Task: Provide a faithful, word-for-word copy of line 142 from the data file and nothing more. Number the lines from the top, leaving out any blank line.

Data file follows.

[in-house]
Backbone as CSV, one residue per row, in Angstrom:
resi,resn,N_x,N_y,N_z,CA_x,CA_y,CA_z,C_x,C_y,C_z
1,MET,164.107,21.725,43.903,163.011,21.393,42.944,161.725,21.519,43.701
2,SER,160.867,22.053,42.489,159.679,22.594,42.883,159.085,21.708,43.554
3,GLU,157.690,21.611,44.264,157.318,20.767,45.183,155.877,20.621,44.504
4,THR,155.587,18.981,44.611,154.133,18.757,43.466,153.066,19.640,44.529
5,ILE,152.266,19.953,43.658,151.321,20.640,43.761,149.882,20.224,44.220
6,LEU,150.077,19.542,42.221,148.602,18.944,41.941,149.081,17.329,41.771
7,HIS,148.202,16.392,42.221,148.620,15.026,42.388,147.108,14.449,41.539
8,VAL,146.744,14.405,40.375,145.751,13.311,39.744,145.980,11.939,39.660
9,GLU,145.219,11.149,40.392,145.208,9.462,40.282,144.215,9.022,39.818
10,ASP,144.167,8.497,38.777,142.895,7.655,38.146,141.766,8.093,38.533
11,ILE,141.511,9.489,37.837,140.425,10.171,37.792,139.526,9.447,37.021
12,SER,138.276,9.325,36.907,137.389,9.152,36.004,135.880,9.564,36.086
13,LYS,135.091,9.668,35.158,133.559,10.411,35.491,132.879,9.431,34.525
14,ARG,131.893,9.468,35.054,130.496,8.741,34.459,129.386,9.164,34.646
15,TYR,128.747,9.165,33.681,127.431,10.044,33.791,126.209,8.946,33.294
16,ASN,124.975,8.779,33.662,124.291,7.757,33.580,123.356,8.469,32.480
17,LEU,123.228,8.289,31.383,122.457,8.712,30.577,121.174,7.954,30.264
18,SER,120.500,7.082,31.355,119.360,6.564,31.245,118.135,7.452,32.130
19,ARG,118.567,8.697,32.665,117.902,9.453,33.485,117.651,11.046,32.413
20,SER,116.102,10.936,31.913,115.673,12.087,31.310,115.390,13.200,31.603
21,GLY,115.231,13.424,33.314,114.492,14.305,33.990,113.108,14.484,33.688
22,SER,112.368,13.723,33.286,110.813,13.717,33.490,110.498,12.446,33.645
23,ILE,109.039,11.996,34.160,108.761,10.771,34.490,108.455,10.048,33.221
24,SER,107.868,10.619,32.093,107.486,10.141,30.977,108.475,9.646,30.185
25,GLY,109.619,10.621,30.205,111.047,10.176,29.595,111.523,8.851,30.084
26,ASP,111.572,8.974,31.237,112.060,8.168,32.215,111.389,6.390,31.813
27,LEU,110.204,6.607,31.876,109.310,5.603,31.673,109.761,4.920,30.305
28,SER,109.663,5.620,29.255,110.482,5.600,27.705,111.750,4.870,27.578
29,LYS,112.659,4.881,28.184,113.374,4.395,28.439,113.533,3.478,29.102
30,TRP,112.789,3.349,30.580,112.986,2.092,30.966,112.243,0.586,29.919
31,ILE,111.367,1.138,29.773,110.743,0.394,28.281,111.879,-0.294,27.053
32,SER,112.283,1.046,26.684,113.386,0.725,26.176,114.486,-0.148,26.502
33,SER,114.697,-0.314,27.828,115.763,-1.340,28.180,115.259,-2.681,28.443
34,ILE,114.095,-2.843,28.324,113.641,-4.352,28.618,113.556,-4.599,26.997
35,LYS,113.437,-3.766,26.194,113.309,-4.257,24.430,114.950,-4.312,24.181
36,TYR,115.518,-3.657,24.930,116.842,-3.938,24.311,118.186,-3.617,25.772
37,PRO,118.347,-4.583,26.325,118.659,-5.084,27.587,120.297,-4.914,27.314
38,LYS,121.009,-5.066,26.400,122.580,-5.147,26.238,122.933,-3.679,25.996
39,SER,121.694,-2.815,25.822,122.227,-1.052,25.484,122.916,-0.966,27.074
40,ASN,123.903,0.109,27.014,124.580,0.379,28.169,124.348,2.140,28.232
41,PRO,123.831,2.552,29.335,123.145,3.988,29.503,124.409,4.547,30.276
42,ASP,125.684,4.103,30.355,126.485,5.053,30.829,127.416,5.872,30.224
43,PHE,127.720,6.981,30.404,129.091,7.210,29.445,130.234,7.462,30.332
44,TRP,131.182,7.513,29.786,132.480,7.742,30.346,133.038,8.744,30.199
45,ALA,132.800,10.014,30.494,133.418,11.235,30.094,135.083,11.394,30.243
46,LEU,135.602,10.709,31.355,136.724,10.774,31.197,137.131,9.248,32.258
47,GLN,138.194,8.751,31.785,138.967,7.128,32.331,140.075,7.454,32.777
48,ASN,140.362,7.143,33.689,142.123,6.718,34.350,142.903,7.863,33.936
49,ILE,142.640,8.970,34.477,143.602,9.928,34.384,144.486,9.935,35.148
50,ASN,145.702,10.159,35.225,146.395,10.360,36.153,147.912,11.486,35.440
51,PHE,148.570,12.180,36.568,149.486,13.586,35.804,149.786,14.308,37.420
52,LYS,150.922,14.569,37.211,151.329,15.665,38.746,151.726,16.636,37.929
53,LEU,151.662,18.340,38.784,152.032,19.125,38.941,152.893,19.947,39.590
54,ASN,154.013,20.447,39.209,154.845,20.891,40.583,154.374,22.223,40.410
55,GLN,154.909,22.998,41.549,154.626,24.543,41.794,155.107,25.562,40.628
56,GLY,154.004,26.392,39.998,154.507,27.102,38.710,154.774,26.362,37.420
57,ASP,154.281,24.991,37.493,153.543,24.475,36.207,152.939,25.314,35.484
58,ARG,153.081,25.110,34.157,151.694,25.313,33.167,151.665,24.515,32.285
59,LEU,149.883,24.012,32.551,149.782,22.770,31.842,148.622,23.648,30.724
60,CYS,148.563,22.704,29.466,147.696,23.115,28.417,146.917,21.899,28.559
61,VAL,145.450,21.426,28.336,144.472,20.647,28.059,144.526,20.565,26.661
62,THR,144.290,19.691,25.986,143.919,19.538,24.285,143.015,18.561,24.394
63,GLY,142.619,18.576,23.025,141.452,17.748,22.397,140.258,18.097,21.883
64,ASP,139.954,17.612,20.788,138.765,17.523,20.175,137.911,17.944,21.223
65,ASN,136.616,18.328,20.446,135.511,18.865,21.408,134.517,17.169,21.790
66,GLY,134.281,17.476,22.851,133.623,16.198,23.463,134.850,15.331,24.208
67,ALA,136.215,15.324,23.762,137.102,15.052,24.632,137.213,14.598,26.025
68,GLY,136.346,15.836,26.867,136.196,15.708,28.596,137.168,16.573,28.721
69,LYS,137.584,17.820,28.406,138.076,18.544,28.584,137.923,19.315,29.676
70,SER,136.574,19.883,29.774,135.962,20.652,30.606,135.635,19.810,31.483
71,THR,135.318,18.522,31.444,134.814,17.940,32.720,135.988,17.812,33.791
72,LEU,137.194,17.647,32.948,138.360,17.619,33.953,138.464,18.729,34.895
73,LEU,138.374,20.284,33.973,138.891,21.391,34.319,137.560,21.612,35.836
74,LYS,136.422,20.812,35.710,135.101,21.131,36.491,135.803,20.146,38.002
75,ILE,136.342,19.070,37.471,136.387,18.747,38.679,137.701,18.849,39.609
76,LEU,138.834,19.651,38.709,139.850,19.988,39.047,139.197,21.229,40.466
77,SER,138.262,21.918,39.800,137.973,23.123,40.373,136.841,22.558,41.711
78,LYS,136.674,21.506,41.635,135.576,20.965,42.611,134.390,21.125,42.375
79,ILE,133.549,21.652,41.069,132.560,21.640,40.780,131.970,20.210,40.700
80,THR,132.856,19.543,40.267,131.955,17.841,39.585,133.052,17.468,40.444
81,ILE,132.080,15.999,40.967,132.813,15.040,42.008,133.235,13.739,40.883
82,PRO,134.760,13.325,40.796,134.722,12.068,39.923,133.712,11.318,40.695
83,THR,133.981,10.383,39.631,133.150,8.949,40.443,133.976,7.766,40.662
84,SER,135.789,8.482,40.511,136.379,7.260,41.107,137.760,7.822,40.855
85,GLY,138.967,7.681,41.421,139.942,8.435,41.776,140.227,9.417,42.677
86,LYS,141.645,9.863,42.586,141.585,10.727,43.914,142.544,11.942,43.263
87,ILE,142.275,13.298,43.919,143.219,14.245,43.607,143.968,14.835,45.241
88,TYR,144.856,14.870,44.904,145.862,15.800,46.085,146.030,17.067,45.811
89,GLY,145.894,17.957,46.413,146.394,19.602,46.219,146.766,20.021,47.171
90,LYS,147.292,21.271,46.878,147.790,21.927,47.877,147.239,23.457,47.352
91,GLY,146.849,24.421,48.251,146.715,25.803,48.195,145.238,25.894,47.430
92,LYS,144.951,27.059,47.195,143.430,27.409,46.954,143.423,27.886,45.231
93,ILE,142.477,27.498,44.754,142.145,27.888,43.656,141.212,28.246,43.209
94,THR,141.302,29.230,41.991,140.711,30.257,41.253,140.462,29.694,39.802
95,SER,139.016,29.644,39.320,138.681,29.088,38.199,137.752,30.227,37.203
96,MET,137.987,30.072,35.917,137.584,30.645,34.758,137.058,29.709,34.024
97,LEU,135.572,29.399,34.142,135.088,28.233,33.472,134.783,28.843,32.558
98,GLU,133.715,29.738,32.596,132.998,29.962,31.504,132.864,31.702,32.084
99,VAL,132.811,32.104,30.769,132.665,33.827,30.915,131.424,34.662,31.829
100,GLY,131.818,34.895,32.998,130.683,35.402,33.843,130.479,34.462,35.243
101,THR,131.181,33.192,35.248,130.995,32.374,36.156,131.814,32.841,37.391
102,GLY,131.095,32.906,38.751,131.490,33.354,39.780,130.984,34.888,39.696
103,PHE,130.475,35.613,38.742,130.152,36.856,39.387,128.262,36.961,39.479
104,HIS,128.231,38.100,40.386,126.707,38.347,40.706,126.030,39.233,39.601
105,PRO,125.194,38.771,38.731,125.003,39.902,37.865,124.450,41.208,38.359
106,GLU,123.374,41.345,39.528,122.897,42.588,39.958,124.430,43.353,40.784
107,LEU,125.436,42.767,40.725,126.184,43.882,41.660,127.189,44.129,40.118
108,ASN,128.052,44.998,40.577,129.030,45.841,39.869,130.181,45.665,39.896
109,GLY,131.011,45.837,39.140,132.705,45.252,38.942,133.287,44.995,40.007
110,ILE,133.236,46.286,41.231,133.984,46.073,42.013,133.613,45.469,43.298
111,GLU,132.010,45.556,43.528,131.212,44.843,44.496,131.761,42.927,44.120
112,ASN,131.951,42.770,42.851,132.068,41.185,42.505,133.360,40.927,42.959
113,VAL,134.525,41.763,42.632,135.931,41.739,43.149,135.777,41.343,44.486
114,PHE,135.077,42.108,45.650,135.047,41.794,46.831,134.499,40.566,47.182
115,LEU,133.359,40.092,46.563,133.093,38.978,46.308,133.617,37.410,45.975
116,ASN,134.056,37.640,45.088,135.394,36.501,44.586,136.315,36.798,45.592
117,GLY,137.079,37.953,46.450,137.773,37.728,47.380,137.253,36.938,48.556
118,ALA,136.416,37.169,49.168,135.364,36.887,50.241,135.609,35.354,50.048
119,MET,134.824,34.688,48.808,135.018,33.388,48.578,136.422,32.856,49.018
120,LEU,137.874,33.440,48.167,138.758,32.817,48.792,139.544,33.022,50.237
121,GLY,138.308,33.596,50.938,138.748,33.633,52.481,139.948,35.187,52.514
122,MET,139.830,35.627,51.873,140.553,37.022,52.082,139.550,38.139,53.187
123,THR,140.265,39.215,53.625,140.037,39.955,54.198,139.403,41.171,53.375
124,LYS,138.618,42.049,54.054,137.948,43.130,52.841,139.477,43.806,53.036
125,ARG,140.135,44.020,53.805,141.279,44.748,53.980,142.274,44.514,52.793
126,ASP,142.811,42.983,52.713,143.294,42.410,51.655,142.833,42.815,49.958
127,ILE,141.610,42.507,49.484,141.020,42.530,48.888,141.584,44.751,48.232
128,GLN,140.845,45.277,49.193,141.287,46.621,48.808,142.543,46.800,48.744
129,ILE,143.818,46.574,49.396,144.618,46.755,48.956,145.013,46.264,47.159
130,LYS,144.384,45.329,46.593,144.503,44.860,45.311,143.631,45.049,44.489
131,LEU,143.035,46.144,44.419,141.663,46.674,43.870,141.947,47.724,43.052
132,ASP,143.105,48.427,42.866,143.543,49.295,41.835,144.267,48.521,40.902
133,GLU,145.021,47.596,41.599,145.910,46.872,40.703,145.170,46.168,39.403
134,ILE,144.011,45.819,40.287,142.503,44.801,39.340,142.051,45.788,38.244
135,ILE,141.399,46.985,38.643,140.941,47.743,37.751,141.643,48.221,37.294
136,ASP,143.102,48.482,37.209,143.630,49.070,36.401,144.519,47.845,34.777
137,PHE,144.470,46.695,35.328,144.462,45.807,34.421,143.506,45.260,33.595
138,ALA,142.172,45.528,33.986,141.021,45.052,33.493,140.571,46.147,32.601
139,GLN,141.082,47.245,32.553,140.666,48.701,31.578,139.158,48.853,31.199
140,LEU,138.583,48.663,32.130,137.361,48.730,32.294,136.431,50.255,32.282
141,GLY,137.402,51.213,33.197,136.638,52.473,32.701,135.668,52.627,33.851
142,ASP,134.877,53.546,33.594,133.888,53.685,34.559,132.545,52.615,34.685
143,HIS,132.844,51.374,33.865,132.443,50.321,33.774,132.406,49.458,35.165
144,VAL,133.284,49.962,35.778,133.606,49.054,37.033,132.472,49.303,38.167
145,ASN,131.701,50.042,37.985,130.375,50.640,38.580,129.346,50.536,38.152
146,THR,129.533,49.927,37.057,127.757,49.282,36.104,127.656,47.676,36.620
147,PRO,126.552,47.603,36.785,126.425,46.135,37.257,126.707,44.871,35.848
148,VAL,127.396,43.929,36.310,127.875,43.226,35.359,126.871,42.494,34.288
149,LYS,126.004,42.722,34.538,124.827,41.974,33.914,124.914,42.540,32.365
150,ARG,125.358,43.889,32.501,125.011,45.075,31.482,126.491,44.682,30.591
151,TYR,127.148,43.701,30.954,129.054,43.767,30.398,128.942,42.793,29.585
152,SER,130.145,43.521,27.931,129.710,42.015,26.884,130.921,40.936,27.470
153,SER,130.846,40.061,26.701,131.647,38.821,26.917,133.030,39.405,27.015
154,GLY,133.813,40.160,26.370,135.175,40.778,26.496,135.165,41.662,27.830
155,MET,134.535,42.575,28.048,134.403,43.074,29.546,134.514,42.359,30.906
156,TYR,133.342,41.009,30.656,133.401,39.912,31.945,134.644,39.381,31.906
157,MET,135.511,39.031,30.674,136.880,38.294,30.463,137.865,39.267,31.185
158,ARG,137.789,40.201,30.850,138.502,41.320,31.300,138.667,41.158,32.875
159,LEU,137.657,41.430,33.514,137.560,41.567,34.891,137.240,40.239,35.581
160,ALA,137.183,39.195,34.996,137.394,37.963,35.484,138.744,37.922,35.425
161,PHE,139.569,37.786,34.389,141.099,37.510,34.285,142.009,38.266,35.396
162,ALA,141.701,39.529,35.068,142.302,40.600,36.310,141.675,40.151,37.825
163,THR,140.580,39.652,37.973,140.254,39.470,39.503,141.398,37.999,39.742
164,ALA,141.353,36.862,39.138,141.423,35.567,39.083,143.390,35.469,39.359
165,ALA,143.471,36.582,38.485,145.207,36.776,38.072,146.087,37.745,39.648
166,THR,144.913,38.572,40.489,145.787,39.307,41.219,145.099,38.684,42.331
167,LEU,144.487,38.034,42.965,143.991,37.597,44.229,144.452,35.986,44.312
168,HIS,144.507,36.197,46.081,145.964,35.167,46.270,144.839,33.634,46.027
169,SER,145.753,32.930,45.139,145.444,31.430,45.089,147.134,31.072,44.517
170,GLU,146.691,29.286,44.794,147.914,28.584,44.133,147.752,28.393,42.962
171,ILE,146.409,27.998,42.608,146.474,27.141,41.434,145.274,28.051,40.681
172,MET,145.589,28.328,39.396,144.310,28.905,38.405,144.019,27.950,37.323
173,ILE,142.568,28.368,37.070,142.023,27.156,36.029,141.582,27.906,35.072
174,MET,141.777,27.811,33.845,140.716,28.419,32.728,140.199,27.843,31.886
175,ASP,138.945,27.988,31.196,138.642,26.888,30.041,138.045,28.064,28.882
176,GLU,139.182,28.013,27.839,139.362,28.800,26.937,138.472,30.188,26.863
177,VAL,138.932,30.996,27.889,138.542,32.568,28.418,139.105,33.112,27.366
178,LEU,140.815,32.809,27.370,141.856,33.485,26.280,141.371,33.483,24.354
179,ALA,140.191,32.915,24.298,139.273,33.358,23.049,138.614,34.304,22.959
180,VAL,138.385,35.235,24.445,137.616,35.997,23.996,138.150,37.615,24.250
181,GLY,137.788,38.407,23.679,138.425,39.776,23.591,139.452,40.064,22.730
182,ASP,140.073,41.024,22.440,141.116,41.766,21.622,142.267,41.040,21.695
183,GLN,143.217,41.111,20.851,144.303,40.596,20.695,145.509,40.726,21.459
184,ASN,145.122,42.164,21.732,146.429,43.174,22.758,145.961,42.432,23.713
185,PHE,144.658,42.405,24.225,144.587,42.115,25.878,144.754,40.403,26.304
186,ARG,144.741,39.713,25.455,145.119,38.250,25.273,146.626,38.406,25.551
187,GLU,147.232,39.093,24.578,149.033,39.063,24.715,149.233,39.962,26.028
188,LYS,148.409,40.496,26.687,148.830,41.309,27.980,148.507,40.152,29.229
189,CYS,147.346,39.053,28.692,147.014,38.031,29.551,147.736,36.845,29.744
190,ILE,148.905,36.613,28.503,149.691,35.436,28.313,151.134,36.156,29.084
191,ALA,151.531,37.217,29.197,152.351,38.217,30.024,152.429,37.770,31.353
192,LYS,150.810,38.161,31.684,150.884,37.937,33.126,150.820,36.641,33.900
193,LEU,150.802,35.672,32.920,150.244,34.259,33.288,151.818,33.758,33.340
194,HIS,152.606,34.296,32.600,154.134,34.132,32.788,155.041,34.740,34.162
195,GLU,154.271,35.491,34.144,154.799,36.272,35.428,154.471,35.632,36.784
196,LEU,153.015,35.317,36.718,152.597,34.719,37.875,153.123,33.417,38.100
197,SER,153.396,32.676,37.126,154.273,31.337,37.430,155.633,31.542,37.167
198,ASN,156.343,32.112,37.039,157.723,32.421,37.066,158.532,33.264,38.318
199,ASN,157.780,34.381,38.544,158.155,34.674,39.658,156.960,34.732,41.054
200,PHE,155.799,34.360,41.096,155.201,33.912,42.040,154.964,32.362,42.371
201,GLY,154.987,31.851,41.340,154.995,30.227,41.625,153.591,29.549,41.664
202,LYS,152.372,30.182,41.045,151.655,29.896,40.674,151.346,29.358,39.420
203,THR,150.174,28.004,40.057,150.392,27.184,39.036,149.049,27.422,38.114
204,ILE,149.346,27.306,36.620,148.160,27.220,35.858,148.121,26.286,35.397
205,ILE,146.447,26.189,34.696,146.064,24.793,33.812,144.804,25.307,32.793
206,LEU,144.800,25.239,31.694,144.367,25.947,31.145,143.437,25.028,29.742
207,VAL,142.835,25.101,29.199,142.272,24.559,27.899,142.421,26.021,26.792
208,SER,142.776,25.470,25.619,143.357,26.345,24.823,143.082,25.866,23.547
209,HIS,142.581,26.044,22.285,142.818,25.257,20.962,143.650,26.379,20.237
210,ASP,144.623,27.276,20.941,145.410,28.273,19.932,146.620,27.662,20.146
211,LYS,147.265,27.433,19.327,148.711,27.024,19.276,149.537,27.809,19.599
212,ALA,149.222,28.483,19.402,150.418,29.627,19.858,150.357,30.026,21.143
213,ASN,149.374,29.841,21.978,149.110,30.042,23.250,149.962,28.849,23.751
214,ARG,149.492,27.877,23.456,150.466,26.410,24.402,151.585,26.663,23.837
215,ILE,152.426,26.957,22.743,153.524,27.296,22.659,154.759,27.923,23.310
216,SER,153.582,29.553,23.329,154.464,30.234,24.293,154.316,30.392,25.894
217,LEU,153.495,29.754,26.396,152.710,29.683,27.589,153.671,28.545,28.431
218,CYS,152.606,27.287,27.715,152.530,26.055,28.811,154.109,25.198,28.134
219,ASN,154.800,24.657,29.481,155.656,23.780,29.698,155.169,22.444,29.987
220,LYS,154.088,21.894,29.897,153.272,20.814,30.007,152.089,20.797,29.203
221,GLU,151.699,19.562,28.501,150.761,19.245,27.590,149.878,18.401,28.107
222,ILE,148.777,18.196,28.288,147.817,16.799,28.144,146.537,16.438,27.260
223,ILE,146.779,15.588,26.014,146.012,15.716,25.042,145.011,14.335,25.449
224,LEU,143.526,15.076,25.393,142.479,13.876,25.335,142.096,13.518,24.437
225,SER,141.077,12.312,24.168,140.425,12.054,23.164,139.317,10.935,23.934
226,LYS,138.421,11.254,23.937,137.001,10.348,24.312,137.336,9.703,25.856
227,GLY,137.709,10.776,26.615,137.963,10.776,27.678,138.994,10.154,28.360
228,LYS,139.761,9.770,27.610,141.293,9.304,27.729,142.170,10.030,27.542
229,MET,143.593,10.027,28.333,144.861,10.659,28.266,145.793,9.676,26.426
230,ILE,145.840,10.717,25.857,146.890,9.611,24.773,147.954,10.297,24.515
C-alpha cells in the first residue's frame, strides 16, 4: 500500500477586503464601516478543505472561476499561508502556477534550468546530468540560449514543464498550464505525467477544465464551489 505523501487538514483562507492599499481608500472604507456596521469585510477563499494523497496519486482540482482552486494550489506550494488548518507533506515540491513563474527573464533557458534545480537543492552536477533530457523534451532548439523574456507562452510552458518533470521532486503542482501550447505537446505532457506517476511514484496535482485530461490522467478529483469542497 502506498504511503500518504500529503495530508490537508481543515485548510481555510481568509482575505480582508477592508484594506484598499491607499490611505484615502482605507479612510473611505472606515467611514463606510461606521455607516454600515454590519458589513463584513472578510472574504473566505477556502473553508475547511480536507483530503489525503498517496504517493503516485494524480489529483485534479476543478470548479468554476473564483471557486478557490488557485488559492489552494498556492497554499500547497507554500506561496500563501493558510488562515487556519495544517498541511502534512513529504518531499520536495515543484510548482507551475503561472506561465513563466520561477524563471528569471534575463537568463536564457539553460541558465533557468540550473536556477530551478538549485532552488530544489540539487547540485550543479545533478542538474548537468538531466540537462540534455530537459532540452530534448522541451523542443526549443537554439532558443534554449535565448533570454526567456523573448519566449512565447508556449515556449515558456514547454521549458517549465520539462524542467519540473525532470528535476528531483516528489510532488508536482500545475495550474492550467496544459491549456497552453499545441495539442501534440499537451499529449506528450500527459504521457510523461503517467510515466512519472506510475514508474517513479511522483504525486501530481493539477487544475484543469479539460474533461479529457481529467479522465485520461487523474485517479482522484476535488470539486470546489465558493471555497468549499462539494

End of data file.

139,GLN,141.082,47.245,32.553,140.666,48.701,31.578,139.158,48.853,31.199